Never try to manipulate a manipulator, because guess what? You just end up getting manipulated.
That's what happens to David Kujan—he thinks he's pressuring Verbal Kint into telling him the truth about what a vicious criminal mastermind Dean Keaton is. But, in reality, something very different is going on.
We discover that certain tactics of manipulation are more useful than others. Kujan comes on very heavy-handed, yelling threats…and that doesn't fly. Verbal, on the other hand, takes a subtle approach—he wants to make Kujan think that he (Kujan) is the manipulator, when he's really the manipulated.
So, if you ever want to manipulate someone, try to be more like Verbal. (Although we don't think that's the #1 lesson you should draw from The Usual Suspects.)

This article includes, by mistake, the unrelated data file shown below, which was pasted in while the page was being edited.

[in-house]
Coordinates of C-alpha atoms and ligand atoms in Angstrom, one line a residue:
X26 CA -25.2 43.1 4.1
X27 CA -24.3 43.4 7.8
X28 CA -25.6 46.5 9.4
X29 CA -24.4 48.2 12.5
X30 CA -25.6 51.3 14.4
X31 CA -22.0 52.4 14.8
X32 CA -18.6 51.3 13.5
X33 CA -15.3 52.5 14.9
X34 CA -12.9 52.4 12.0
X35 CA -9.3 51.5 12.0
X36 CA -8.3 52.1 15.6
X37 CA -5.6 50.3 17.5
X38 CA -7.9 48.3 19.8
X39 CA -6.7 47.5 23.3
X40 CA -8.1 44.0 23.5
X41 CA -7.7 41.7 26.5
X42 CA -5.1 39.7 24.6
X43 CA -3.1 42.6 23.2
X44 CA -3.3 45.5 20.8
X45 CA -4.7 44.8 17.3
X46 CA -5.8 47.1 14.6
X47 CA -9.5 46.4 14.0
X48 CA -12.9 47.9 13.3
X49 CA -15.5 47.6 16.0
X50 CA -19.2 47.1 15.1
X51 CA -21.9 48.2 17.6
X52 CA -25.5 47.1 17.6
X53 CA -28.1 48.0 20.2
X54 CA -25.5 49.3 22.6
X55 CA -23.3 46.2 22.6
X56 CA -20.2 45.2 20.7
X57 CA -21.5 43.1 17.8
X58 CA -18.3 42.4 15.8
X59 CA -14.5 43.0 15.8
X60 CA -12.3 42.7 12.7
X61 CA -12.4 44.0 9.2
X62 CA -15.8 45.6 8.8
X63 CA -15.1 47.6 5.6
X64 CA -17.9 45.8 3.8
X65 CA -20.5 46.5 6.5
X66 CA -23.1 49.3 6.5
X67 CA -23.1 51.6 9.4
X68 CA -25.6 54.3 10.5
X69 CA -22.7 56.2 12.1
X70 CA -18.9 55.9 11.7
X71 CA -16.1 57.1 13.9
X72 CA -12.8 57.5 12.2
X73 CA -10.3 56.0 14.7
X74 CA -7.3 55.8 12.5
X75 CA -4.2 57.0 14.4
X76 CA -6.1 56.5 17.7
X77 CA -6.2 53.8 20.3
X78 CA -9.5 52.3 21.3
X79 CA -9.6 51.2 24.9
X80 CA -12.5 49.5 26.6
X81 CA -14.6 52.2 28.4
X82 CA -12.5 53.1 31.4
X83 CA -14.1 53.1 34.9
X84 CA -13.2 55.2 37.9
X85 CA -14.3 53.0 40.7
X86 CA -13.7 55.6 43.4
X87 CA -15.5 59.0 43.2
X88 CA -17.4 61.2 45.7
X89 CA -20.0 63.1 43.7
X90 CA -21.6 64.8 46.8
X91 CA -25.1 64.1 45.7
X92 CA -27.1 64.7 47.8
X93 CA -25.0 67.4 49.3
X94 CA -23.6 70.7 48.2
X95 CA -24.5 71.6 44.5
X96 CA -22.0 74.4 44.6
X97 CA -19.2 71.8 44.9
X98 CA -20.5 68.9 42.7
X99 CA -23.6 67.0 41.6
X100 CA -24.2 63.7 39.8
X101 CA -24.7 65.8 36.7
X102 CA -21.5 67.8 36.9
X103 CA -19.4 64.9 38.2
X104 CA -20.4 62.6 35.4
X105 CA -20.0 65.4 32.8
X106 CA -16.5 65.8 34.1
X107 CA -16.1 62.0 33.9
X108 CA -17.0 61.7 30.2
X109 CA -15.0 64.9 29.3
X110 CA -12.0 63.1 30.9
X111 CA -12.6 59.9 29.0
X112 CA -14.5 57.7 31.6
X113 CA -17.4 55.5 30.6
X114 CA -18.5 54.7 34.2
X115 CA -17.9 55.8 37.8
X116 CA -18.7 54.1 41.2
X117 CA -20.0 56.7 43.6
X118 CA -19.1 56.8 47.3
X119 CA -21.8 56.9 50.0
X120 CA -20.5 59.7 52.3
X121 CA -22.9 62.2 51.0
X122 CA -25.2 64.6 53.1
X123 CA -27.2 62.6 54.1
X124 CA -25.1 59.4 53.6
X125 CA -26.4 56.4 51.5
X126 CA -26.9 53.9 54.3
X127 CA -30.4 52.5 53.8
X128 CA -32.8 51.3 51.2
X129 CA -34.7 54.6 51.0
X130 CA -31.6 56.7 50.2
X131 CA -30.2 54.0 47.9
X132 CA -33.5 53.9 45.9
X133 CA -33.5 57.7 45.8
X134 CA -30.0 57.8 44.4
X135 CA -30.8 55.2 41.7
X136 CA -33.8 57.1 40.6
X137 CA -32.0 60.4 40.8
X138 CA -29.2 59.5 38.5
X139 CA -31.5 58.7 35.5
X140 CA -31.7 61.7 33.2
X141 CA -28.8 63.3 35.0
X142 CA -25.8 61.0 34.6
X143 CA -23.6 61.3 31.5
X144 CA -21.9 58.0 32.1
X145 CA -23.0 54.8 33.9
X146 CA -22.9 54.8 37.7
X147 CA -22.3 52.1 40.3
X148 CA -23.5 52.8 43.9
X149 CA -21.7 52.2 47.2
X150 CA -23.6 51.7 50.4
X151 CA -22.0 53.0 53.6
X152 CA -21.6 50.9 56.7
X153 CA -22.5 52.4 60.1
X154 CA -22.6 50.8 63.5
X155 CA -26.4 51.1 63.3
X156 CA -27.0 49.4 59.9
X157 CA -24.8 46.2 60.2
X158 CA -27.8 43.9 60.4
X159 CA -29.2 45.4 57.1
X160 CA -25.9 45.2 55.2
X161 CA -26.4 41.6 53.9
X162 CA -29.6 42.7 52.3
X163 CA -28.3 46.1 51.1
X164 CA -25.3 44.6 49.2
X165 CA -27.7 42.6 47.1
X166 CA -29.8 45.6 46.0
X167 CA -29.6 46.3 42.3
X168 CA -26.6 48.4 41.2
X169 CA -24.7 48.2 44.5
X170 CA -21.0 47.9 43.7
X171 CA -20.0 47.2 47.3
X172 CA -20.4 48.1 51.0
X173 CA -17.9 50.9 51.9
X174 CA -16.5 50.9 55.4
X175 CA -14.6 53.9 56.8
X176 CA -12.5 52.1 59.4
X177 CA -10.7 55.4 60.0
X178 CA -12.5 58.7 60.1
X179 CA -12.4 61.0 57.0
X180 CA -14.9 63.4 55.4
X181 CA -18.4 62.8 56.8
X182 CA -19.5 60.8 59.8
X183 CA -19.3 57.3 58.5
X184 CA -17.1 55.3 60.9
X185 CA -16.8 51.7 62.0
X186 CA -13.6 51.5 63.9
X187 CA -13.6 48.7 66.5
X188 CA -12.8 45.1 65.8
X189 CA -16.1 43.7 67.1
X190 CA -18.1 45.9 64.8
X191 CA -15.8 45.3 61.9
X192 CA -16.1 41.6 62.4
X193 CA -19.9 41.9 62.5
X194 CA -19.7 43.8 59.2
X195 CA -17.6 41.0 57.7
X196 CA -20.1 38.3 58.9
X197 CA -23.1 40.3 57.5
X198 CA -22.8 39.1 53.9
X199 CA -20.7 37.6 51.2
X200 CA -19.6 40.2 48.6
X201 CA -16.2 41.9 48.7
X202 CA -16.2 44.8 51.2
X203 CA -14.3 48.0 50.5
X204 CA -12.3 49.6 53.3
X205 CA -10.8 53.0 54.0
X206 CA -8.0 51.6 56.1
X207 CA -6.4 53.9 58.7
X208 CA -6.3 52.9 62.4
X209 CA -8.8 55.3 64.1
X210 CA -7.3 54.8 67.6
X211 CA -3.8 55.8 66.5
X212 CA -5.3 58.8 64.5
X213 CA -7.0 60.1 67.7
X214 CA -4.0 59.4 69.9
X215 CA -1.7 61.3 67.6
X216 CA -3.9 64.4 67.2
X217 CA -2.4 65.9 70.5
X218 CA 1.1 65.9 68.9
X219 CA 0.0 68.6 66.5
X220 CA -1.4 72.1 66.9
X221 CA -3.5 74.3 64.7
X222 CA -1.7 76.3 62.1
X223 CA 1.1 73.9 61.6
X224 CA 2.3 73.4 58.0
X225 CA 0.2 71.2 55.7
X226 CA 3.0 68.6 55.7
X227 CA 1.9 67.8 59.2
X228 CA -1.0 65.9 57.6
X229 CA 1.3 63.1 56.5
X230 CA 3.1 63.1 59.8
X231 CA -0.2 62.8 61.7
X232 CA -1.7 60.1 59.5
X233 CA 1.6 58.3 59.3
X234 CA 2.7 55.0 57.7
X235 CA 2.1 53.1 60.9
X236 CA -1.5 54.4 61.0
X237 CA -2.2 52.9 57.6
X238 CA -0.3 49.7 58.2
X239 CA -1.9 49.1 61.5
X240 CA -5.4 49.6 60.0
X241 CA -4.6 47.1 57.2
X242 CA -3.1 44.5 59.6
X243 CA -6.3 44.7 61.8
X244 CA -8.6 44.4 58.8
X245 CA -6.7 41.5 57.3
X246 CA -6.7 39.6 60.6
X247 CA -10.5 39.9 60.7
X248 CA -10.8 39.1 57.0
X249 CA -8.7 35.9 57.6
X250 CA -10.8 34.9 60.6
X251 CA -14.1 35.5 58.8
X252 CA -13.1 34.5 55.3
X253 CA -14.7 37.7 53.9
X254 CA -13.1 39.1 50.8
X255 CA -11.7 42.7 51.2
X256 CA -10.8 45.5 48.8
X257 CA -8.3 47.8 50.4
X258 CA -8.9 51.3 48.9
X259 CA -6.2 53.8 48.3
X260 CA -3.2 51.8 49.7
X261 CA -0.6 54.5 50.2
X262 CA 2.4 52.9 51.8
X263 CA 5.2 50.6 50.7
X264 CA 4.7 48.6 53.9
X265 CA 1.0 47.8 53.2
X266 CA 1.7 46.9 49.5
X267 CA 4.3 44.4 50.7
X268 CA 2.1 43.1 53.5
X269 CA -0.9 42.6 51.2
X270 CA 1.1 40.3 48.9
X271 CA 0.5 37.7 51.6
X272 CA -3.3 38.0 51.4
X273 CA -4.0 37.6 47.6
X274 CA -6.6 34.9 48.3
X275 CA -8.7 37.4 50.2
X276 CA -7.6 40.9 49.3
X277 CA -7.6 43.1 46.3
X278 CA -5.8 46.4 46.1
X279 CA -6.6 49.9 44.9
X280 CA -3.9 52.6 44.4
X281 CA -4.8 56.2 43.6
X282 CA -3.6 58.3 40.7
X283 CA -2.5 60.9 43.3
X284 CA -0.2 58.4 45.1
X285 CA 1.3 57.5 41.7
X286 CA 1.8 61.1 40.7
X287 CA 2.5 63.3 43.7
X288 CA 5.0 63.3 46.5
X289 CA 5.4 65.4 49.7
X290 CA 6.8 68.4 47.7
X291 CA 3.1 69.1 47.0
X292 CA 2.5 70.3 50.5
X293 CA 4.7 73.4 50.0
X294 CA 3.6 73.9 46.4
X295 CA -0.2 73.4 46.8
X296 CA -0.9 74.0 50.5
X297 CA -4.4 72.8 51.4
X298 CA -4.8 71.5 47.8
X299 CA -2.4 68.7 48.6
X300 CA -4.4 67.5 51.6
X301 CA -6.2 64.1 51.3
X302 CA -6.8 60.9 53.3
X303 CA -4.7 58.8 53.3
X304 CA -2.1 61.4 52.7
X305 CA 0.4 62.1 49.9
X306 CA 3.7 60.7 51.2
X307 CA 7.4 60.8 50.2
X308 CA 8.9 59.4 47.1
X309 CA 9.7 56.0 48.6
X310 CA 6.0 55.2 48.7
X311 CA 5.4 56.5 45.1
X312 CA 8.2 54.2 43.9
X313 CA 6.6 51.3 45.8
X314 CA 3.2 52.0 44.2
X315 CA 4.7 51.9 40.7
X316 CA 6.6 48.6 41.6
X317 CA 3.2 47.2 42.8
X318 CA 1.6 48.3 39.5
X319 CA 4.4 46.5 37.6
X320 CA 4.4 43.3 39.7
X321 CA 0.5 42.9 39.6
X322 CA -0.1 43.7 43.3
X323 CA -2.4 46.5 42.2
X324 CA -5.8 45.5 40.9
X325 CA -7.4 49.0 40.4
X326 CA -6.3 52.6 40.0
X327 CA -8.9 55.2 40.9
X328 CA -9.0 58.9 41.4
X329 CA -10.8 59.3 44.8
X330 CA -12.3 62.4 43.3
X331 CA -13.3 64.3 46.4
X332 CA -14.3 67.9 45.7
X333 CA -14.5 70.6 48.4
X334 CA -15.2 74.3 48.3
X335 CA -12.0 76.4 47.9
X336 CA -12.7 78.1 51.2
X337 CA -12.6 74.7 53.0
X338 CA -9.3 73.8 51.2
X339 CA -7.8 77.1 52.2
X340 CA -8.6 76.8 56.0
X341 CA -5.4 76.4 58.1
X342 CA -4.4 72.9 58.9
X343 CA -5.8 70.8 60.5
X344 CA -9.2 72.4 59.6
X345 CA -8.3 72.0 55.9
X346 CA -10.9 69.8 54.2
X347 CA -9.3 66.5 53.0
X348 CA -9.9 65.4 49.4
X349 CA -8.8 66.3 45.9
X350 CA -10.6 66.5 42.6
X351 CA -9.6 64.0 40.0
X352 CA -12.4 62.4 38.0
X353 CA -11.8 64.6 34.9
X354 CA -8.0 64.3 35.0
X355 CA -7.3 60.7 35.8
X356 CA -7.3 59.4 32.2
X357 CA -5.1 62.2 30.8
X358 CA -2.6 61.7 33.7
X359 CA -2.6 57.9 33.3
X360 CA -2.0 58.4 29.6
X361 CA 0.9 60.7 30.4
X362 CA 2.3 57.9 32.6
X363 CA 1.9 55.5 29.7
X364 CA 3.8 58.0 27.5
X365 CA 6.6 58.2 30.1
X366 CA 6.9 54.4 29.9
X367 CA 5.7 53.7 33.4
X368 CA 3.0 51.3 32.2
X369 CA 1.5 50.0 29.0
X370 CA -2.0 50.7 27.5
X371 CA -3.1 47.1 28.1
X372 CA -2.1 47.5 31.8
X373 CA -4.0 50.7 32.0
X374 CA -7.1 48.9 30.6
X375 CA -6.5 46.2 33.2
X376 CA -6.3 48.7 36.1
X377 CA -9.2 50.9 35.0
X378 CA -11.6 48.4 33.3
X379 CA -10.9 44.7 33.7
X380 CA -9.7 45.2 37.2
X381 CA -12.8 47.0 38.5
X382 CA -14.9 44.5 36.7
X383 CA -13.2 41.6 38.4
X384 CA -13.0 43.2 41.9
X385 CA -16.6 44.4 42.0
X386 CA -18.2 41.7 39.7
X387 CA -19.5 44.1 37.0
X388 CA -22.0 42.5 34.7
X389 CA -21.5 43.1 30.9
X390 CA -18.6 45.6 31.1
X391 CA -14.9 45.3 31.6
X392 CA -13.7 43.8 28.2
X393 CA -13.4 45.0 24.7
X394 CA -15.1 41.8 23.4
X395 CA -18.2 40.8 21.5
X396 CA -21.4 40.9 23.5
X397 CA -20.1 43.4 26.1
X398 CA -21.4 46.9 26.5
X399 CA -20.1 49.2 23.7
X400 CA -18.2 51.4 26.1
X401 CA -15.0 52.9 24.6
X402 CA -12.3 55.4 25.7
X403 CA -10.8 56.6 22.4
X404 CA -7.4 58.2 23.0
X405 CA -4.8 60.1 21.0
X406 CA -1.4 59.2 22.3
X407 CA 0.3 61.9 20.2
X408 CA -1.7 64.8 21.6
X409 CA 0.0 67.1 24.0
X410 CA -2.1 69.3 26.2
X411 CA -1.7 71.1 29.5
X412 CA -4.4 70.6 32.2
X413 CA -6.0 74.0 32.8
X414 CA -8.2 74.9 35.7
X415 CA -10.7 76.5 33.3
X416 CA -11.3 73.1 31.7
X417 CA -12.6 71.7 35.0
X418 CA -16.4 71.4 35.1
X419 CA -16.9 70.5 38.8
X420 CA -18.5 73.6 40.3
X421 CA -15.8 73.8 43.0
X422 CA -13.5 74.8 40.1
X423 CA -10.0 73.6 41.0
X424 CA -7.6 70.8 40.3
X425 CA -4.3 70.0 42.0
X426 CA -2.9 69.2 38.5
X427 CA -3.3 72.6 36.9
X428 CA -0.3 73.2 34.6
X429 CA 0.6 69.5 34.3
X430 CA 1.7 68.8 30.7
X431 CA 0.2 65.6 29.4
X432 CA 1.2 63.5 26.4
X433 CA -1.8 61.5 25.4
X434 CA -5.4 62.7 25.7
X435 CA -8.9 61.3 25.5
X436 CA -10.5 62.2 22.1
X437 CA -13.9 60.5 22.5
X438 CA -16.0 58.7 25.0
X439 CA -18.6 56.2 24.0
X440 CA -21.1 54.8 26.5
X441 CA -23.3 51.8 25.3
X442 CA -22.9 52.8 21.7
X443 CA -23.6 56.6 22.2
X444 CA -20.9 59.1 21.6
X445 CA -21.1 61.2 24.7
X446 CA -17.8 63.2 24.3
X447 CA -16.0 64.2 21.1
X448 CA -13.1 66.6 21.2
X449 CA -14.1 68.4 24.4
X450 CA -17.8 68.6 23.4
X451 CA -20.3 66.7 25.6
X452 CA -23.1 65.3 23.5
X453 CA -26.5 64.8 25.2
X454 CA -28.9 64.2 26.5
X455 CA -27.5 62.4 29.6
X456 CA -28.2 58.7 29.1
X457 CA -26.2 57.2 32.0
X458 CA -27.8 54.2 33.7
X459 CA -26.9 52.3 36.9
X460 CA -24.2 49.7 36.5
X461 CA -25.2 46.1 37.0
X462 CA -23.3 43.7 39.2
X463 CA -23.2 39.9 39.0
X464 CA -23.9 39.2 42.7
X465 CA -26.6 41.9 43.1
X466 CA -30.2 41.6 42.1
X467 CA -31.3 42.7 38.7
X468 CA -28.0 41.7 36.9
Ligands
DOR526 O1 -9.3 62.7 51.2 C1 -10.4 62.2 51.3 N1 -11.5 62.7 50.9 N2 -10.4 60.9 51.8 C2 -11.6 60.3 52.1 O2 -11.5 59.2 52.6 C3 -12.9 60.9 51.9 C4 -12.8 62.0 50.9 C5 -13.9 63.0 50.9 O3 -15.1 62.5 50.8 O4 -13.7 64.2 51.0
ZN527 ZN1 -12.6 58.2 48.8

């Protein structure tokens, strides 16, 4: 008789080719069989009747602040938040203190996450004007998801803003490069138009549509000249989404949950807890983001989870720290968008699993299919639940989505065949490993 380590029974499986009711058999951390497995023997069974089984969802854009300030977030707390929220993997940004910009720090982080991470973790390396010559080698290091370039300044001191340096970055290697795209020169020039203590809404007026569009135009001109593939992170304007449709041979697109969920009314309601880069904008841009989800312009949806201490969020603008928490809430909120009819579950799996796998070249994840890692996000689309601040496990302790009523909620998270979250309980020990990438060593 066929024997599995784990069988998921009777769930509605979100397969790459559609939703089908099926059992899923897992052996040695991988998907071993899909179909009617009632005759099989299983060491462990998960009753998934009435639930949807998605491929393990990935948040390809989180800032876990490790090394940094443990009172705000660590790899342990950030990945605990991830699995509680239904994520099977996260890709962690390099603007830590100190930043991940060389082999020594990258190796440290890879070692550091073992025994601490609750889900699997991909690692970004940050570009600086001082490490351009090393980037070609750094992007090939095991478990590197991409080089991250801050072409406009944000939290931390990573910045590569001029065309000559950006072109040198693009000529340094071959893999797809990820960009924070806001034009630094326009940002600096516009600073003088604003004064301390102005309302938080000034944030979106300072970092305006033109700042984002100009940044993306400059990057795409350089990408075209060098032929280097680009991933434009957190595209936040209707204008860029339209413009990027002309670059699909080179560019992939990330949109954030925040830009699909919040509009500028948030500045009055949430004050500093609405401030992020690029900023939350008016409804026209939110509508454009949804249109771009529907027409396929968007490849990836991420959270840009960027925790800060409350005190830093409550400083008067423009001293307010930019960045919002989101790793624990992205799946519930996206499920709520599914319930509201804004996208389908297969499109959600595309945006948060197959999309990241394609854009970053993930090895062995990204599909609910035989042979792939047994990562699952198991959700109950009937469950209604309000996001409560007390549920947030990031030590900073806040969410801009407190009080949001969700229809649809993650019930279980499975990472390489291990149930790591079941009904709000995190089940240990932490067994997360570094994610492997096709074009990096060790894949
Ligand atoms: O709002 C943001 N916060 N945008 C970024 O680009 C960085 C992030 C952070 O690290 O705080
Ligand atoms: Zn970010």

Questions About Manipulation
- How does Kujan try to manipulate Verbal? Why does he fail?
- In the story Verbal tells, do the different criminals attempt to manipulate each other? Explain your answer.
- What's the best way to manipulate someone? Does anyone in the movie use this method?
- Can you manipulate someone in ways that don't involve using words? Does anyone in the movie use any non-verbal forms of manipulation? (Examples from inside the story Verbal tells also count—involving Keaton and the others.)
Chew on This
The Usual Suspects demonstrates that the best way to manipulate someone is to get them to give you their confidence. Kujan doesn't believe Verbal's telling the truth, but he believes Verbal is weak and less intelligent than him—and Verbal allows and encourages him to believe that.
The movie also argues that the threat of brute force is never a good manipulation technique. You have to be subtle—and that's the big difference between Verbal and Kujan.